"It is worth making comparisons with non-Europe, if only to put our own certainties into perspective." Prof Peter Oestmann
© khk

Why did the “Käte Hamburger Kolleg” format funded by the Federal Ministry of Education and Research (BMBF) seem particularly suitable for your project?

Ludwig: Such a Kolleg can help us network the discussions, and that is crucial for us in our aim of bringing together the diverse research on legal unity and pluralism that exists, and of developing something new together. So it’s about creating a space where scholars can talk to each other.

Oestmann: … and these being scholars – that’s what the third-party funder wants – who already have a lot of experience in the field, i.e. at least a doctorate. And they should still learn something new in the joint discussions and be released from other duties so that they can focus on their own research.

Ludwig: I think the format is in a way also a reaction to current developments in the academic system. The chance to learn as much as possible in a field that really interests you no longer happens very often. And that’s exactly why we need such spaces, where you know that if you’re doing research on a certain theme, then you have to go there. It should be clear after twelve years that Münster is the place that stands for the theme of legal unity and pluralism.

Why is Münster the ideal location?

Ludwig: The conditions here are very good with three professorships for legal history alone, but also with a historical science that is very open to legal questions. The Kolleg will expand this discussion group in Münster to include an international group.

Oestmann: There is also the University’s internal advisory board with other discussion partners from three faculties who are interested in the theme. And this tradition has grown in Münster: there have been historically-minded Collaborative Research Centres here for over 50 years, and the Cluster of Excellence “Religion and Politics” for almost 15 years. Research in the humanities is also extremely important in how the University perceives itself, and we feel a great deal of goodwill on the part of university management.

There is lively interdisciplinary discussion at the Kolleg. What do you hope to gain from working with researchers from other disciplines, such as anthropology, sociology, and applicable law?

Oestmann: We hope to gain insights into areas that we ourselves know nothing about. Sociologists, for example, primarily observe the effects that law has, which we can then use to look beyond normative pluralism to social diversity and the connection between the two. On the other hand, anthropological studies of contemporary societies may also tell us about pre-state conditions in other epochs, if we assume that law has very specific characteristics in regions where statehood does not function. This at least is our initial question: Does law have certain basic structures that are supra-temporal and that can then be transferred to the early Middle Ages, for example?

Ludwig: In addition, area studies and anthropology present us with comparative cases from outside Europe, and these can help us to move away from the master narrative of European development that sees this development as the “norm”. Europe is indeed our focus of interest at the Kolleg, but for the purposes of “Provincializing Europe” we see it as one of many world regions.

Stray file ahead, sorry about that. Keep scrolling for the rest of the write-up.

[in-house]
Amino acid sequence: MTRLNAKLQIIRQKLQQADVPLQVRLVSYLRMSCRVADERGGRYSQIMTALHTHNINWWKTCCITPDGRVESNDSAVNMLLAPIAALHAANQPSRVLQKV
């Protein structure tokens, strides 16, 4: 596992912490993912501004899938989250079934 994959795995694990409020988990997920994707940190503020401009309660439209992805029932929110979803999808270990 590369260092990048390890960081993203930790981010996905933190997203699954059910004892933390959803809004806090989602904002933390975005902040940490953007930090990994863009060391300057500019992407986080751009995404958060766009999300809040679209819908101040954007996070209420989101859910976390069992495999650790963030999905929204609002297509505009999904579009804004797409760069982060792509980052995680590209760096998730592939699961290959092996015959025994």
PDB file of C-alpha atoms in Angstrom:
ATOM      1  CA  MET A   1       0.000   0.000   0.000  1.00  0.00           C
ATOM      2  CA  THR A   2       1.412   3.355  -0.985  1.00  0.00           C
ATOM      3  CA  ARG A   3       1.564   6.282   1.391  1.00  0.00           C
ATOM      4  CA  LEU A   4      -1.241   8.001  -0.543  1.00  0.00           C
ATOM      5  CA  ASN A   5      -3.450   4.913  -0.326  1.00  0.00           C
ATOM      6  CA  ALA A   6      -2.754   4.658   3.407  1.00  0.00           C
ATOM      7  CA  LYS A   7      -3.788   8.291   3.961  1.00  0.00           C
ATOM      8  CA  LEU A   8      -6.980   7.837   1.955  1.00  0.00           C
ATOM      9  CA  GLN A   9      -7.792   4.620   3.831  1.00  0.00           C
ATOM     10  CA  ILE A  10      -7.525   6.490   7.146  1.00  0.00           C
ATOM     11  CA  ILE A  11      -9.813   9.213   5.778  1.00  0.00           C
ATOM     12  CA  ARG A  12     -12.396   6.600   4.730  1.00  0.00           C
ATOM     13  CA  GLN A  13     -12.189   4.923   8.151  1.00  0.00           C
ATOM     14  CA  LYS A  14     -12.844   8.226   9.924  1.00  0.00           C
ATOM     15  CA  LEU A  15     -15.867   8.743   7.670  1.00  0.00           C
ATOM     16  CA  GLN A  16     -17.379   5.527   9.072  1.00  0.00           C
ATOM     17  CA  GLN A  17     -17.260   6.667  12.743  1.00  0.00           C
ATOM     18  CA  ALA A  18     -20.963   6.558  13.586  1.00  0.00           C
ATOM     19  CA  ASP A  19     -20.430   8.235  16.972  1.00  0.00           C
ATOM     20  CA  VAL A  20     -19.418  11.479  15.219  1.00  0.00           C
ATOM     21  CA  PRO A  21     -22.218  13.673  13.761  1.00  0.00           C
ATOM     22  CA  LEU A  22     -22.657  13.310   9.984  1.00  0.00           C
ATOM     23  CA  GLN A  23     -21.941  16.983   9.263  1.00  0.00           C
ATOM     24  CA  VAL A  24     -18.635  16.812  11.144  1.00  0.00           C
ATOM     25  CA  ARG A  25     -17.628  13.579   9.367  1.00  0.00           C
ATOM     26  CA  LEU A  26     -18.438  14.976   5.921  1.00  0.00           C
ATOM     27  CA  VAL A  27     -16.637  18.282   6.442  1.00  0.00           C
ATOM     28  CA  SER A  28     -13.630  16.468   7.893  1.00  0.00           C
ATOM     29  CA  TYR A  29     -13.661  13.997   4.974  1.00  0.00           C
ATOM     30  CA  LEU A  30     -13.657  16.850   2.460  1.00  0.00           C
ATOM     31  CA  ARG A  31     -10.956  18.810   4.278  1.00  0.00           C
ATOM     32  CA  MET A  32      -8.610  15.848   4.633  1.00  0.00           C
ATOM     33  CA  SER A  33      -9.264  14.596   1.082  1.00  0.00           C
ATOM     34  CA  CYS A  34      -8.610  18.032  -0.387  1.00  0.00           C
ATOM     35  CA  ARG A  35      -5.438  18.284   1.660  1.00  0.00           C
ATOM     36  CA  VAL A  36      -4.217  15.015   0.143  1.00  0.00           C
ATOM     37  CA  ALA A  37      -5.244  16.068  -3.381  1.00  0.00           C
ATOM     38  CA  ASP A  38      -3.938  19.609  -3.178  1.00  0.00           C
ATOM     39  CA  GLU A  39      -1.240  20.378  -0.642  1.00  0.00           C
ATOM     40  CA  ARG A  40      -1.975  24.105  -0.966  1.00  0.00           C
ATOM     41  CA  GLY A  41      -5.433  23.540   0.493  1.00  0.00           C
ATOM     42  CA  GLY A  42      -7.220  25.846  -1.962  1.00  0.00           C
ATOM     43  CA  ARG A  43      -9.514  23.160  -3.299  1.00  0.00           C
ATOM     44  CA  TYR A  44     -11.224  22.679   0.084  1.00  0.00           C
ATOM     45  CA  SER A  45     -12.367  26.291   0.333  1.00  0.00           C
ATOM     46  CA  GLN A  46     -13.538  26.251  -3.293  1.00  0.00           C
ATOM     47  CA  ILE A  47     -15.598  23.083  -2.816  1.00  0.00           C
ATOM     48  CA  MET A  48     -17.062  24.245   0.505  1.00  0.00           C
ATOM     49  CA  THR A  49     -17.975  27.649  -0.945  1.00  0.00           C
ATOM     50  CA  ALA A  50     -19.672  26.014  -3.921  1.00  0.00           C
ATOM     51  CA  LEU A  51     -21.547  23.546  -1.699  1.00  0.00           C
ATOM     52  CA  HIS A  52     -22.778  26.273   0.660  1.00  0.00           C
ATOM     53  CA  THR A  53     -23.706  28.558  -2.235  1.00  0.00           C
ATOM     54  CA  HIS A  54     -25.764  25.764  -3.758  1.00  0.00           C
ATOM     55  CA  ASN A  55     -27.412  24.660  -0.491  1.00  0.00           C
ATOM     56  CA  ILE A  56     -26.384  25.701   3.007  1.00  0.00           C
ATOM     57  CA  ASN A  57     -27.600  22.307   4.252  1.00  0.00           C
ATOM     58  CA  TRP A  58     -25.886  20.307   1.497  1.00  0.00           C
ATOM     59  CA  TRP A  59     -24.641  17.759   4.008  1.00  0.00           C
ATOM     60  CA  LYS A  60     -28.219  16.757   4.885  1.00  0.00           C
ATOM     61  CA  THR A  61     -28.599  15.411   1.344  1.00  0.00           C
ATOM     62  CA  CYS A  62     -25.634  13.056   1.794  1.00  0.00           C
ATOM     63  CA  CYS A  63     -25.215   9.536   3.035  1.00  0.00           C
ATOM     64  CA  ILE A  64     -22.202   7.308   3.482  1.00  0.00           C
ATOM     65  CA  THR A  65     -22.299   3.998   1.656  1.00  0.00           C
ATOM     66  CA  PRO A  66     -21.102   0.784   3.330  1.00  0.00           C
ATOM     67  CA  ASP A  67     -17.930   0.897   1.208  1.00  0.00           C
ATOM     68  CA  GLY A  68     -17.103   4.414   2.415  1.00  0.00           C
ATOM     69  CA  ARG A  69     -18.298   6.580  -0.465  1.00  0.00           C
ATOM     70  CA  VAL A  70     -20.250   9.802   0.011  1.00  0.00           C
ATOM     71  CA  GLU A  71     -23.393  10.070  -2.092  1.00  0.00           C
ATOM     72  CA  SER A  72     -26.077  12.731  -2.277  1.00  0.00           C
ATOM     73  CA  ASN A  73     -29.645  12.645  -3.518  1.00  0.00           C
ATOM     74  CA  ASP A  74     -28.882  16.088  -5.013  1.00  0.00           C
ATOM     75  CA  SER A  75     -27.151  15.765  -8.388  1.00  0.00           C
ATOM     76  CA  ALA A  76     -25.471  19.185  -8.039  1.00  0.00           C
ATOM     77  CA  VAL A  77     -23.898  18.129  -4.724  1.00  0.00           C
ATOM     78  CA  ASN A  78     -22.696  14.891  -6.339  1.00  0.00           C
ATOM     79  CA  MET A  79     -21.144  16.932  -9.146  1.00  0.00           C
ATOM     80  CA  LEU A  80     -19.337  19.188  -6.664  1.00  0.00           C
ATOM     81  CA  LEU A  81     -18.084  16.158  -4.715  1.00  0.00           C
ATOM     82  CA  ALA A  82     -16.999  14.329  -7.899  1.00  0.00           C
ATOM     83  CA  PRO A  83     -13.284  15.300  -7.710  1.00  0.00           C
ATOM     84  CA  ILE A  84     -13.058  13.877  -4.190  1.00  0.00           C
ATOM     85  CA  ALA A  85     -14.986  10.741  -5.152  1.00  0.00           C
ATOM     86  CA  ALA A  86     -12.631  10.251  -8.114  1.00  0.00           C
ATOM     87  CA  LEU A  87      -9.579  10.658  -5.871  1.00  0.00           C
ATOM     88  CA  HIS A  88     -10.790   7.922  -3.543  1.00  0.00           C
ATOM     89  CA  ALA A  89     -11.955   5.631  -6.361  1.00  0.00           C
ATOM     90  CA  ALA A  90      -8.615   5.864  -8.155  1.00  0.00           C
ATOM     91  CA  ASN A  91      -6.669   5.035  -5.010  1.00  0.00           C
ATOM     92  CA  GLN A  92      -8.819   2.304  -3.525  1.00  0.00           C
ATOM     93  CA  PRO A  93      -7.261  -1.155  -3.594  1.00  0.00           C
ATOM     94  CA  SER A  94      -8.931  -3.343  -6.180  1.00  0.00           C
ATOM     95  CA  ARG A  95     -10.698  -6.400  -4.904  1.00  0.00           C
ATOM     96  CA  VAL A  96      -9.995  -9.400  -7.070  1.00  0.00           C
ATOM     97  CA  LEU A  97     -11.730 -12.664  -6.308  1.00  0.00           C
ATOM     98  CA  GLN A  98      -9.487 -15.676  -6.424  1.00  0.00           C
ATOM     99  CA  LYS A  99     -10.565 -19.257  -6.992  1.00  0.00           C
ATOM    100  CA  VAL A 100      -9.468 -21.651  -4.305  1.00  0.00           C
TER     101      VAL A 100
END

Oestmann: Europe is seen as a typical example of the path of unification towards a nation state with clear borders, a constitution, and a penal code. While not necessarily wrong, this grand narrative overlooks many things. There is still a great need for research, especially in areas where people thought they already knew everything. It is worth making comparisons with non-Europe, if only to put our own certainties into perspective.

Ludwig: Incidentally, it is also important to think of Europe more broadly than just Germany, France, and England. We have projects at the Kolleg on countries that have featured far too rarely in comparative discussions: for example, Bulgaria, Sweden and Finland, Poland, and Lithuania.

Interdisciplinarity already begins with the two of you. As a historian and a legal historian, how do you perceive the relationship between your disciplines?

Oestmann: I think there is traditionally a distorted perception of the other discipline, which has led to misunderstandings. Historians always thought that legal historians only deal with laws that no longer apply, and are not interested in the reality of law. Conversely, legal historians thought that historians deal with social phenomena such as deviance or crime, without knowing what the laws of the time permitted or prohibited. There has now been a clear rapprochement, however, insofar as legal historians also deal with legal practice, and historians also deal with norms. There are certainly still a few who carry on in the same way, but I have only had positive experiences. In Münster, there has been close cooperation for a long time anyway.

Ludwig: After all, we are both representatives of our disciplines who value the other very much and explore what we can learn from each other. And of course it’s true that a legal training makes you look at laws in a completely different way than a historian. It is essential to be aware of one’s own limitations in understanding. The great advantage of historical approaches, on the other hand, is that we can often look at many more sources, carry out serial surveys, and thus examine social phenomena more broadly. In short, we need each other in order to develop a holistic understanding.